Sara Nelson, the president of the Association of Flight Attendants, has struck a chord with activists calling for her to run for labors top job: president of the AFL-CIO
Sara Nelson, the president of the Association of Flight Attendants-CWA union (AFA-CWA) and an emerging force in an energized labor movement,had the foot soldiers of the lefts budding political revolution in tears.
She was speaking at the Democratic Socialists of Americas biennial convention in Atlanta last month and began with a story from the early history of American workers rights.
A fast-rising star and a woman tipped for the very top of the US labor movement Nelson described a small band of laundresses in Atlanta, all black women, many of them former slaves, who formed the Washing Society. In 1881, the women organized a strike for higher wages $1 for every dozen pounds of laundry and greater autonomy over their industry.
Most would have said what they were attempting to do was impossible, Nelson said, her voice wavering.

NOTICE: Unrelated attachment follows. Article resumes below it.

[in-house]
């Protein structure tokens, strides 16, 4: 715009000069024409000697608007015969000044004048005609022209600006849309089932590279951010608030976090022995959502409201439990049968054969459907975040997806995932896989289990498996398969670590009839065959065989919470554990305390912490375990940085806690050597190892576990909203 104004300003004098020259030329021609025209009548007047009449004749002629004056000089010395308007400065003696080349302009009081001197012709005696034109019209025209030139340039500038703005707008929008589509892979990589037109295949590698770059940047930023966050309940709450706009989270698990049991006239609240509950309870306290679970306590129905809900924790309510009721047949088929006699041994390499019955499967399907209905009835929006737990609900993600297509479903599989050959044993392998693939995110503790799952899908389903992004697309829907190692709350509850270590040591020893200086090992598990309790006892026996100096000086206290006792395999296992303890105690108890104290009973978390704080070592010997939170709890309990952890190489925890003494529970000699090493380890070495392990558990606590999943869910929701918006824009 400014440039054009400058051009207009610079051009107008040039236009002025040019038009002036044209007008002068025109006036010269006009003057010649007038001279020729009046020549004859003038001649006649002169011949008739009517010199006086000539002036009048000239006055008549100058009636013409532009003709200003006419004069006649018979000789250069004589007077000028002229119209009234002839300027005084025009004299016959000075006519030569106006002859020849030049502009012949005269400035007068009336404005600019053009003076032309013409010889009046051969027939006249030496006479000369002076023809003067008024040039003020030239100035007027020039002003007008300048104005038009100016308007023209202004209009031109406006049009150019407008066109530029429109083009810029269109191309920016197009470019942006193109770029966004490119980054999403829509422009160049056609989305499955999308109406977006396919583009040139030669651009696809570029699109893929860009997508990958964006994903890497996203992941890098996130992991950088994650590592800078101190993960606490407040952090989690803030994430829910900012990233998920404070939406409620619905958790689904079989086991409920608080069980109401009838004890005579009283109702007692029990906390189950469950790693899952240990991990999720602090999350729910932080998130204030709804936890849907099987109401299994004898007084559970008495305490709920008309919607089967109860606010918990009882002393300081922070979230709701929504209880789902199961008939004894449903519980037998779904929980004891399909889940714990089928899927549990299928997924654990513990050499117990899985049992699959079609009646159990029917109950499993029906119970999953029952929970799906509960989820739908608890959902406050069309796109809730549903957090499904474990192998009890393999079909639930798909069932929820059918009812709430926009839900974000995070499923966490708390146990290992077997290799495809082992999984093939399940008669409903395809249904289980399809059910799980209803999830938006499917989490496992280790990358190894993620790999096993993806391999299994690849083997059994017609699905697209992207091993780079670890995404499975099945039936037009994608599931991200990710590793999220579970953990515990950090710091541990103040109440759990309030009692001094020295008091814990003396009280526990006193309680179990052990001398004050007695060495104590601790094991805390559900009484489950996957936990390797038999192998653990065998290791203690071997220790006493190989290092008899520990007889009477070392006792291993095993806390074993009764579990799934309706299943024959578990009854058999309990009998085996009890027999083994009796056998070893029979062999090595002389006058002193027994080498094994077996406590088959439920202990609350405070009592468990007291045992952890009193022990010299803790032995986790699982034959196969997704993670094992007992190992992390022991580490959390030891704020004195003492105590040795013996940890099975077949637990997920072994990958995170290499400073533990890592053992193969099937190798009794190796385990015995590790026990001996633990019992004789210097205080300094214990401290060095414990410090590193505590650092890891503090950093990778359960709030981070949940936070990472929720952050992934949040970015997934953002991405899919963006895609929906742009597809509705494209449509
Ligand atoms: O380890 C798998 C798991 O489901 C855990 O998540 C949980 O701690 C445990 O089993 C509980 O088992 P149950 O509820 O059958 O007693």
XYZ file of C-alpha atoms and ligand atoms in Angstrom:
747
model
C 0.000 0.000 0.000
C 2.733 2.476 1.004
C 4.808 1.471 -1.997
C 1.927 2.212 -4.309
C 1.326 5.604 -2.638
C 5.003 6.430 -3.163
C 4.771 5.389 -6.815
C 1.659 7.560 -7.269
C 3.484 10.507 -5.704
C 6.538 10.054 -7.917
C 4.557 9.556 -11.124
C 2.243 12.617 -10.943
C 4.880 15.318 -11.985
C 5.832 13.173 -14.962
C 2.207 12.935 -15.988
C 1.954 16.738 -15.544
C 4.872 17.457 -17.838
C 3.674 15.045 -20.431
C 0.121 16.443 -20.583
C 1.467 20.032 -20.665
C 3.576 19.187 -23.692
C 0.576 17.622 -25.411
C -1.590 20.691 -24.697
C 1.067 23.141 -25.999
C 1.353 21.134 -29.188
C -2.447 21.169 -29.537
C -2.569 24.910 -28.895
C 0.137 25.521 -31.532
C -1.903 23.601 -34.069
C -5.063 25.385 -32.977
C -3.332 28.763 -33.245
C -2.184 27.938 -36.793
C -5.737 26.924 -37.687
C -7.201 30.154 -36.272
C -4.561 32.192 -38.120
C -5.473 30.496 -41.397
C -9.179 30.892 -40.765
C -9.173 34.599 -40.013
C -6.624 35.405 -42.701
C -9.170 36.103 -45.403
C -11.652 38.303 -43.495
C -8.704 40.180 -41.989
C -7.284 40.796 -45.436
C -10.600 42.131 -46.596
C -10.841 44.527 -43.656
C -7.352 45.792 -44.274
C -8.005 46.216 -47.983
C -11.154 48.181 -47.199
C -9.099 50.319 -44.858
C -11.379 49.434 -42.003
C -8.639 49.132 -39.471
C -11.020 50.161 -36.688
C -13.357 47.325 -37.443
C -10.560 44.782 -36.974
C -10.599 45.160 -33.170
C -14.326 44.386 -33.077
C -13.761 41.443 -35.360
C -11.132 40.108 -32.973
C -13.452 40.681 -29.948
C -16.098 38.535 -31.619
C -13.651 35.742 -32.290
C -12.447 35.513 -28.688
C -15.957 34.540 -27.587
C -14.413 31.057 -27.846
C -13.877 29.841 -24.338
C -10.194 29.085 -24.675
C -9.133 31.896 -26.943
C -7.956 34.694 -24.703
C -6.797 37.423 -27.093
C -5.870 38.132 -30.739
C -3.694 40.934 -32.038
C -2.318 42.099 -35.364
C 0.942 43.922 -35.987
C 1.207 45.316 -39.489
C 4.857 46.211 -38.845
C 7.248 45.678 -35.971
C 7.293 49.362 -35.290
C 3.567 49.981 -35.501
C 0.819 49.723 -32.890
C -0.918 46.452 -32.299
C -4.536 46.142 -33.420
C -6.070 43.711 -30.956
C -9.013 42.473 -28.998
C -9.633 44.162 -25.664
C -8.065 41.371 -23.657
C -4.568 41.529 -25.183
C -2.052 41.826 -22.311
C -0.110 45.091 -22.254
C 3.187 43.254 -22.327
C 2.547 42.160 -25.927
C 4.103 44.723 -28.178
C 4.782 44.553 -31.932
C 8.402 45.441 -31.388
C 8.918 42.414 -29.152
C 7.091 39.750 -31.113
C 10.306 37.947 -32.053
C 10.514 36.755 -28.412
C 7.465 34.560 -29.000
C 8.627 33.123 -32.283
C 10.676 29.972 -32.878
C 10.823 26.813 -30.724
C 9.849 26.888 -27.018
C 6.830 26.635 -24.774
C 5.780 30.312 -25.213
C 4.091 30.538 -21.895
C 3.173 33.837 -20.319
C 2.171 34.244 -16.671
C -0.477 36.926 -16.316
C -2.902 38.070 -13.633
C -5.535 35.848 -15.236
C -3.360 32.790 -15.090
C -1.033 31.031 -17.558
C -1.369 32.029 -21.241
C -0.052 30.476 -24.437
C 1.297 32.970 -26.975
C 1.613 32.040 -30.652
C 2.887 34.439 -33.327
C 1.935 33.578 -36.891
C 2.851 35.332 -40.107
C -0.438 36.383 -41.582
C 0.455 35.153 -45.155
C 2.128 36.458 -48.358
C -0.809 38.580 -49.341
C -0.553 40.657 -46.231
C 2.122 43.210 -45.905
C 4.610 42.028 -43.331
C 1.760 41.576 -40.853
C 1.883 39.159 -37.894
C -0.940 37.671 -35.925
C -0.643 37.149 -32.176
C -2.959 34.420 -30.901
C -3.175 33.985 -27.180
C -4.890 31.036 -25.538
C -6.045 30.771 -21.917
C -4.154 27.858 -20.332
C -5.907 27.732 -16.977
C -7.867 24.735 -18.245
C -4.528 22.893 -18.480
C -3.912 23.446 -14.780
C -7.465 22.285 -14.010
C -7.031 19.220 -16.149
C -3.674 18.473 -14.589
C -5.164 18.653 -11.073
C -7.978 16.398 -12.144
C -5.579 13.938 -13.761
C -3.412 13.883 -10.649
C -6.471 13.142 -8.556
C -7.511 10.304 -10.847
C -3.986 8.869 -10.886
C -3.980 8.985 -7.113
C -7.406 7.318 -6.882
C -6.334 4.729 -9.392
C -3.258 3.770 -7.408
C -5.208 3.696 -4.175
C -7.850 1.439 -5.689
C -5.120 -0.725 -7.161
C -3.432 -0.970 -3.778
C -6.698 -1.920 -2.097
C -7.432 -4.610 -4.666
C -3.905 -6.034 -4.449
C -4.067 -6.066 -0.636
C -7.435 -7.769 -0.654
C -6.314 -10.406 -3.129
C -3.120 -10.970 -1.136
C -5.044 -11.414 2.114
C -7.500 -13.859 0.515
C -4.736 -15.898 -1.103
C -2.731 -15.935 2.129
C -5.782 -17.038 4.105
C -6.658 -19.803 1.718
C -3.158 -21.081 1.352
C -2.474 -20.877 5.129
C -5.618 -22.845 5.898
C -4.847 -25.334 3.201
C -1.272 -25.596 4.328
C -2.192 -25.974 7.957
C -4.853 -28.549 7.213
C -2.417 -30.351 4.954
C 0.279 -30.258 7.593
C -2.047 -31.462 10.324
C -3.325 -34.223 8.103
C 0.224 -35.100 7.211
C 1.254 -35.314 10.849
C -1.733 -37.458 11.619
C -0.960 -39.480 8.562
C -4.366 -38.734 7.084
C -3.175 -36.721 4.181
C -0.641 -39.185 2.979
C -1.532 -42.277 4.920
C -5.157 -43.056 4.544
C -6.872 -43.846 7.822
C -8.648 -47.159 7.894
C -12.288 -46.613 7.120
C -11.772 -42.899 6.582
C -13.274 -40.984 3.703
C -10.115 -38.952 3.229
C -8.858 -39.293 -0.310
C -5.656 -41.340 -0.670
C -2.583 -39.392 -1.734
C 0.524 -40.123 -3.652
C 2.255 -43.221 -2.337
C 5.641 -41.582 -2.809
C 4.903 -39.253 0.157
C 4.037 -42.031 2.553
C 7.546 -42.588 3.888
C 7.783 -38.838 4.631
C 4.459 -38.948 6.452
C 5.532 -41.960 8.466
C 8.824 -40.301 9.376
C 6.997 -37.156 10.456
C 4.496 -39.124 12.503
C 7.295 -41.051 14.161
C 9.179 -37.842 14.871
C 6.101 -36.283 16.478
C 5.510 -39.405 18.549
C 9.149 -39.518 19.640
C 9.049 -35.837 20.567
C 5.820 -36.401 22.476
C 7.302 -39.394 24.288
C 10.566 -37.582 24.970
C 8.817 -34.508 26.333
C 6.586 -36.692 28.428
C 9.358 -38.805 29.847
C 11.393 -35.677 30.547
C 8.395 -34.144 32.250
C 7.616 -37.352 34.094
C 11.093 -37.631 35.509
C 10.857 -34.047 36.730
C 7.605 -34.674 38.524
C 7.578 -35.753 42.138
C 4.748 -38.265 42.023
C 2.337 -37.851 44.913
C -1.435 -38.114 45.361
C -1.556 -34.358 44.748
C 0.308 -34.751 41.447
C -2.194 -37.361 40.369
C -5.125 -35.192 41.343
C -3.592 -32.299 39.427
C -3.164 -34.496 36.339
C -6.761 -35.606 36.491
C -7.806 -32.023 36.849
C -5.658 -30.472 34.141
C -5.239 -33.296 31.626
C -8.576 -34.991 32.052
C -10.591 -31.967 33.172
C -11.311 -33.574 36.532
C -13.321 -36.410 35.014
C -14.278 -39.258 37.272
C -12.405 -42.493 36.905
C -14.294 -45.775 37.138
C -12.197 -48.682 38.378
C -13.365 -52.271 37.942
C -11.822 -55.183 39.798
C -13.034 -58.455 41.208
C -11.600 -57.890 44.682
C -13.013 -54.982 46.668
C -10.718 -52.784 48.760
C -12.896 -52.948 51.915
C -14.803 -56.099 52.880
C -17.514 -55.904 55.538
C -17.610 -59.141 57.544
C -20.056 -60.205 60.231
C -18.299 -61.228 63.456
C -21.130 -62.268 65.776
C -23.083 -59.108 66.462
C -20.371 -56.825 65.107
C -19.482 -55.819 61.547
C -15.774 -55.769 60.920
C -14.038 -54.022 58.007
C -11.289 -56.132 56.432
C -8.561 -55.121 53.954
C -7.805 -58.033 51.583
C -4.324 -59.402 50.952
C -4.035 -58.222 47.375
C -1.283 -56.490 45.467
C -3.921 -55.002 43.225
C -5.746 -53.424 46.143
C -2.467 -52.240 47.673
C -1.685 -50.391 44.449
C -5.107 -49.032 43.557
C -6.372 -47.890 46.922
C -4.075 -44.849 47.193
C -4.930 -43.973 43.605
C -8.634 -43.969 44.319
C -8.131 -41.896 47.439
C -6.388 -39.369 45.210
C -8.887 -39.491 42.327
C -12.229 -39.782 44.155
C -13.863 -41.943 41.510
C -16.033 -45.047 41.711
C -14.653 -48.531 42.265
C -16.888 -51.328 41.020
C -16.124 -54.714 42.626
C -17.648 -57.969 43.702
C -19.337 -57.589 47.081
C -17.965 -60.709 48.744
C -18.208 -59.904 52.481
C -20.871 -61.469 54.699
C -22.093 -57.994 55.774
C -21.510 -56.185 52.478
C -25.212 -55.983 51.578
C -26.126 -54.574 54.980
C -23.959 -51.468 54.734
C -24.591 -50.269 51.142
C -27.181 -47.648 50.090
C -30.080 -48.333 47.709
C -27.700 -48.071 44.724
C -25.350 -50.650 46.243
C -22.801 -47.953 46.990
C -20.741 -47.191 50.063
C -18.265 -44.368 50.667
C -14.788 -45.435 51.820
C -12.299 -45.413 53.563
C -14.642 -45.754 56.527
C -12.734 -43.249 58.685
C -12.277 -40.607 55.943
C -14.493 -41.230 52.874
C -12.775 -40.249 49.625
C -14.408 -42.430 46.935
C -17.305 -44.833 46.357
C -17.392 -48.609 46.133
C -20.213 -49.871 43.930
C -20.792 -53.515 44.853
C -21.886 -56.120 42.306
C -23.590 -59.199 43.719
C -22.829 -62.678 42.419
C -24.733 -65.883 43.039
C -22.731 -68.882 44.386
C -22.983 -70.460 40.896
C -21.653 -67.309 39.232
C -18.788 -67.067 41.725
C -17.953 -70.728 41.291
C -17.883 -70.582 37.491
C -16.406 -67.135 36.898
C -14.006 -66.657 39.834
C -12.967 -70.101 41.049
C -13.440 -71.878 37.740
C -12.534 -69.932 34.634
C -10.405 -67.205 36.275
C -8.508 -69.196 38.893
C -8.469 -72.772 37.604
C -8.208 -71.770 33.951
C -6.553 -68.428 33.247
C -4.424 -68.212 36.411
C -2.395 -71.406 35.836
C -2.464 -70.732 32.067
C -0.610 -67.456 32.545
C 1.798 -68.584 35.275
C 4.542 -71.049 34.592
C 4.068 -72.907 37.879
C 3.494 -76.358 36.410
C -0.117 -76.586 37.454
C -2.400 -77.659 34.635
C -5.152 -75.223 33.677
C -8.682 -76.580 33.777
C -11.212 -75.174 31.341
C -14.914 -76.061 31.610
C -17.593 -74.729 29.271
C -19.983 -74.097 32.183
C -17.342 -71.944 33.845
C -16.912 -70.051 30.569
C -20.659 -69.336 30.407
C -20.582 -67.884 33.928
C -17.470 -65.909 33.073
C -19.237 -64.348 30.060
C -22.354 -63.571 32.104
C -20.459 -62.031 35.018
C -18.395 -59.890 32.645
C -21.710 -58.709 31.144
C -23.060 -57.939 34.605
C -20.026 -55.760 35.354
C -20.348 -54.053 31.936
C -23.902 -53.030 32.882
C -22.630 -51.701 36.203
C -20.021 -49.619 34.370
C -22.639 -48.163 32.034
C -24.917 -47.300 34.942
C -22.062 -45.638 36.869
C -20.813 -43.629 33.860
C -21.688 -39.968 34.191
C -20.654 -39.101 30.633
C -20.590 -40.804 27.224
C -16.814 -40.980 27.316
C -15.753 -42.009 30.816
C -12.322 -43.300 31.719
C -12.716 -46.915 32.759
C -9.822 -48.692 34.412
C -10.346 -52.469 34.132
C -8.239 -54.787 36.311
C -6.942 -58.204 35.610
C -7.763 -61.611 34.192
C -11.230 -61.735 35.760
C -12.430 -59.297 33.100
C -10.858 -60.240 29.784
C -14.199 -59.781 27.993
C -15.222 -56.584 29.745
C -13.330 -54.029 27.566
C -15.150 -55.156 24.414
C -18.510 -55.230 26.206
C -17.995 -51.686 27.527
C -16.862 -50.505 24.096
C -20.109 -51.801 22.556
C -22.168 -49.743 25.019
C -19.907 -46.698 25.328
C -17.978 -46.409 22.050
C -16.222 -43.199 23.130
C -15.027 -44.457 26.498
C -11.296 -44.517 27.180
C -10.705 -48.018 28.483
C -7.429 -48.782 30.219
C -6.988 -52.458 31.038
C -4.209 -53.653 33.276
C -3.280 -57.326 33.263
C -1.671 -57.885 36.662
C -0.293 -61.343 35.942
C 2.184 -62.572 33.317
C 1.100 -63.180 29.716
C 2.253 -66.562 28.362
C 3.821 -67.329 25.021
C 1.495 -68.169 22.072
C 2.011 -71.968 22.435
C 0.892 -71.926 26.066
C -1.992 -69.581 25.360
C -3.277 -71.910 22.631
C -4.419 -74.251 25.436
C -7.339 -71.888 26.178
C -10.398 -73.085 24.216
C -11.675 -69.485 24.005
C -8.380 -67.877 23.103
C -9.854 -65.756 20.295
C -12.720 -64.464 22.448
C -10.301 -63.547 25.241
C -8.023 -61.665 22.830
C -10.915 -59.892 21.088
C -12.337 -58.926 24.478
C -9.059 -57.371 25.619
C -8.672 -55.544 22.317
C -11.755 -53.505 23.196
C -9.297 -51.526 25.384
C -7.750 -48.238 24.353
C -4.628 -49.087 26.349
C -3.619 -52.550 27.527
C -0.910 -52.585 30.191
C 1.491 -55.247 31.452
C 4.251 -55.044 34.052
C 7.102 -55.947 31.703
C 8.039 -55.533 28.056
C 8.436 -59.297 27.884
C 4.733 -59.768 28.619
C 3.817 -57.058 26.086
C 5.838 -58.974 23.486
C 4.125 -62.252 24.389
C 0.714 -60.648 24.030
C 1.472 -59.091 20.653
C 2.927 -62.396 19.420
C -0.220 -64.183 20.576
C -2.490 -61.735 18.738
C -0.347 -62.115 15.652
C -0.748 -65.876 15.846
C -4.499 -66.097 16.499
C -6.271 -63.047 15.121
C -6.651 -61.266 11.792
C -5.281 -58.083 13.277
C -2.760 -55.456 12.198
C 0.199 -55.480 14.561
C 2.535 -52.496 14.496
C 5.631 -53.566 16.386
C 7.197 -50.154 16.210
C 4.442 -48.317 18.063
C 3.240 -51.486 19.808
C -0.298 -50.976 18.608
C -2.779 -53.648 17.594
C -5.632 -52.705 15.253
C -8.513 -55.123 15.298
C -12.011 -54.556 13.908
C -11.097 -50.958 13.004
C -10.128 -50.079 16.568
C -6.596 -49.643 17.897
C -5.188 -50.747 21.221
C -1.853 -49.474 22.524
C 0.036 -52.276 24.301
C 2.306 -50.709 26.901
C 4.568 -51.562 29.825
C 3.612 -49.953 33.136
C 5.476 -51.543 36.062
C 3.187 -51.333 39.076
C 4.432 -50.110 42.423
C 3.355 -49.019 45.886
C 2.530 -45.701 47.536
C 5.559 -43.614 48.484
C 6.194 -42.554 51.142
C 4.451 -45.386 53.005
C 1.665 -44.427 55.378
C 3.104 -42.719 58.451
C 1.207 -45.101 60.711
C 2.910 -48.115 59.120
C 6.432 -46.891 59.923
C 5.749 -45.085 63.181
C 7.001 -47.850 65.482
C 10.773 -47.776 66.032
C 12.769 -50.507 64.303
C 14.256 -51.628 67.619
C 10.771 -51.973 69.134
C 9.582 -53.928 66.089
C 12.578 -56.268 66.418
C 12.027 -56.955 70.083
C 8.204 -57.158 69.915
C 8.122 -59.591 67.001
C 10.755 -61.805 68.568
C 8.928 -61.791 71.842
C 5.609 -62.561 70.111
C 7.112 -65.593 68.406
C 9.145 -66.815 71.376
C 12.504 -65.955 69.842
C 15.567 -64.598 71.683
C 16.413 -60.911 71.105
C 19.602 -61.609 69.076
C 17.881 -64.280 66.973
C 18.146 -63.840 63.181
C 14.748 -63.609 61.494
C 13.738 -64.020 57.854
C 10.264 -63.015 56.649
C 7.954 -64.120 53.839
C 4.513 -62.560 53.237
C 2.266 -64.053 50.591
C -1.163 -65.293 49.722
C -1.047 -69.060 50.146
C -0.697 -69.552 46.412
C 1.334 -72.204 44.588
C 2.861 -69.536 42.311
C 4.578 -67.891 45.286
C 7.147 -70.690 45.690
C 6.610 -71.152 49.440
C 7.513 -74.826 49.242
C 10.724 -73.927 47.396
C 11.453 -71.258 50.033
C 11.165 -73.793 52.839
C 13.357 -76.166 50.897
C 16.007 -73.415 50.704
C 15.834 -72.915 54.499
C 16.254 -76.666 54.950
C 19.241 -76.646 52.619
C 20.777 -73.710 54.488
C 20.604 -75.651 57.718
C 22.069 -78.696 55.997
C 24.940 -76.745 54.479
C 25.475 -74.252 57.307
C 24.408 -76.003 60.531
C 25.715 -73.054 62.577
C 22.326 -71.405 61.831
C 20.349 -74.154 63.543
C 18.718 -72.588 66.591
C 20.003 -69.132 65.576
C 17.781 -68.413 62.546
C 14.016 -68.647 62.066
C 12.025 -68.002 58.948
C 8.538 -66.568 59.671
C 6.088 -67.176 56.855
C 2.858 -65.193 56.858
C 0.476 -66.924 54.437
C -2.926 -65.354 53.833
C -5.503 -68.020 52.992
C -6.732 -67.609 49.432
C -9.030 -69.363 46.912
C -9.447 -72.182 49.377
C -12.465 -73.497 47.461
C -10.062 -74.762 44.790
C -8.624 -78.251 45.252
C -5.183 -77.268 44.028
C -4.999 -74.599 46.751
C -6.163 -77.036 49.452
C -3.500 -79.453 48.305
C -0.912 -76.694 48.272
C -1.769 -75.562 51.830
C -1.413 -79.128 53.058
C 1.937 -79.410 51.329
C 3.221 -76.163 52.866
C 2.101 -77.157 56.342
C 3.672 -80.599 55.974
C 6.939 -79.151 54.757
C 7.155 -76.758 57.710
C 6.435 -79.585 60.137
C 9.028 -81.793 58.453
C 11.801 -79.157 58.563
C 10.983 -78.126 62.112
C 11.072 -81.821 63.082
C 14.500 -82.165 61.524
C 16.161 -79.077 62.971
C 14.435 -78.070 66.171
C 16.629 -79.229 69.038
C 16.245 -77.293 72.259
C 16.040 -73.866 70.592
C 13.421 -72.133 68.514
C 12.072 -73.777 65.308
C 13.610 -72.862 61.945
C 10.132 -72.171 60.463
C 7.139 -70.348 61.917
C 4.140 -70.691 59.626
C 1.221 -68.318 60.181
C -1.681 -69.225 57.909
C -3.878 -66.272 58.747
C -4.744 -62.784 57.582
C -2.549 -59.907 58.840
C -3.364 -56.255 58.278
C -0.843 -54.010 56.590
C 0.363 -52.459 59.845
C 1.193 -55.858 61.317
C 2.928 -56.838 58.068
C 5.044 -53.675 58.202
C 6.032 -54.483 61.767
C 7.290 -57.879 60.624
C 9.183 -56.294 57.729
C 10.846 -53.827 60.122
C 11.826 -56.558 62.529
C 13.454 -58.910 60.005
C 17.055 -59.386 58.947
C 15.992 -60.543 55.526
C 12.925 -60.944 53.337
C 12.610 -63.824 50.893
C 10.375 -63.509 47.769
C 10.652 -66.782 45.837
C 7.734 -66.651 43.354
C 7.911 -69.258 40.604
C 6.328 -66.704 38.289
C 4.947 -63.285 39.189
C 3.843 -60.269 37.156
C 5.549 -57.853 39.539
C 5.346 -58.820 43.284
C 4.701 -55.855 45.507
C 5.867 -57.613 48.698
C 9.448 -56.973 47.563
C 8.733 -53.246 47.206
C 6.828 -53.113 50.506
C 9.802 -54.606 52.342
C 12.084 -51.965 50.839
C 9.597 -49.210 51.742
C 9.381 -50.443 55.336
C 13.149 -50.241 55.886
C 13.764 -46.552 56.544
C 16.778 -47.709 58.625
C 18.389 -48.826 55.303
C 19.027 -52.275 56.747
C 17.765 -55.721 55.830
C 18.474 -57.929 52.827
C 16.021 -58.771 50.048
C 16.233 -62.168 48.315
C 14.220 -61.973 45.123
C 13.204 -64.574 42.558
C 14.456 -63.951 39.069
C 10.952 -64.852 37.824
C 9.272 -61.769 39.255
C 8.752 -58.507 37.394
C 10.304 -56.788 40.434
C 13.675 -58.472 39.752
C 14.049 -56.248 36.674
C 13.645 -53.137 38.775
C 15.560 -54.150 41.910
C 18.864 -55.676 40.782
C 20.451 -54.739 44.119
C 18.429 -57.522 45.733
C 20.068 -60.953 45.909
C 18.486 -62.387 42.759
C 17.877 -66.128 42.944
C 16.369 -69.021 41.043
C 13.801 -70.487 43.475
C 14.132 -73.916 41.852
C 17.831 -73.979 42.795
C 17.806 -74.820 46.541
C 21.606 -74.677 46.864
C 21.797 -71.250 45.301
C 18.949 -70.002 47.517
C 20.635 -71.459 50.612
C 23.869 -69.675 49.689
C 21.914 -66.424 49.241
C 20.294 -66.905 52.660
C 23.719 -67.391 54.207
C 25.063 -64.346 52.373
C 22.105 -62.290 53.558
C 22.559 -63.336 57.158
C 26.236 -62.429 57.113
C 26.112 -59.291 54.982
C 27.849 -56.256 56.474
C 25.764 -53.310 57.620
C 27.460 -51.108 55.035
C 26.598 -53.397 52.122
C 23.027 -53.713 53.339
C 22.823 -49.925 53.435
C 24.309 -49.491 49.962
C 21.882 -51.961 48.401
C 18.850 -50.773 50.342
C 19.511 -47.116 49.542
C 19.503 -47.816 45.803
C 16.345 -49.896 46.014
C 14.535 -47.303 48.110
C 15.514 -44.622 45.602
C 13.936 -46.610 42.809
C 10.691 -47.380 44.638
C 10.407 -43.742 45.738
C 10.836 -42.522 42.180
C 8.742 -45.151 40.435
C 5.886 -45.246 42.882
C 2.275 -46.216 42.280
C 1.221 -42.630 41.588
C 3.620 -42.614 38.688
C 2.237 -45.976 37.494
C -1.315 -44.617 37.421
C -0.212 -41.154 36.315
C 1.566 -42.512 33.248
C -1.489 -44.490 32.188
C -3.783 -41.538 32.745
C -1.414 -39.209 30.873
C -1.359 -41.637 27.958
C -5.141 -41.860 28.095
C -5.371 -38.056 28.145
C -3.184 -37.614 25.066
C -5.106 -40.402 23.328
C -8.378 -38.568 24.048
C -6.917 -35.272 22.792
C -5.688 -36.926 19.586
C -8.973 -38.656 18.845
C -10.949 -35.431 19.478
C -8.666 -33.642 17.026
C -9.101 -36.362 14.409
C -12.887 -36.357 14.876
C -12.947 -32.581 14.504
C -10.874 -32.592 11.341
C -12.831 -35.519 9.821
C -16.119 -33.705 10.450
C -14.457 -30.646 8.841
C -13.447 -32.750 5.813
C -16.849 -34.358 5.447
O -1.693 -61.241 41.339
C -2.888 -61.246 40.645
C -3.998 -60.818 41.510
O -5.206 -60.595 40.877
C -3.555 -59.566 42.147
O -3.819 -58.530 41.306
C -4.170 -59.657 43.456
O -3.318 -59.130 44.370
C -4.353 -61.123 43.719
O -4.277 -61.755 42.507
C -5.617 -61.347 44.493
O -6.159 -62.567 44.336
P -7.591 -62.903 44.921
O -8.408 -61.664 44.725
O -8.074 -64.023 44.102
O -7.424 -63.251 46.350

There were no labor laws to protect them. There was no single employer with whom they could negotiate, and their low-skilled work could easily be taken over by others.
Yet the women persisted and, against the odds, prevailed. Militancy and sometimes just the threat of it can work even in the most dire circumstances, Nelson said. Its a principle she believes in deeply.
For many, Nelson represents the new face of labor. With manufacturing and mining on a long-term decline, unions have concentrated their battles on the service sector. Teachers strikes and efforts to unionize fast food and hotel workers in the Fight for $15 movement sectors dominated by women have shown unions still have a role.
Earlier this year, staring down the longest government shutdown in US history, Nelson gained national attention when she called for a general strike as a way of pressuring Donald Trump and Congress to act. The idea was radical and supporters say it set in motion a series of events that brought the weeks-long shutdown to an end.
People think power is a limited resource, she said in Atlanta. But using power builds power.
Nelson has struck a chord with progressives and grassroots activists who have amplified calls for her to run for labors top job: president of the nations largest federation of unions, the 12.5 million-member AFL-CIO.
She knows how to excite people and how to give them the sense that a lot more is possible, said Larry Cohen, a former president of the Communications Workers of America, of which AFA is an affiliate.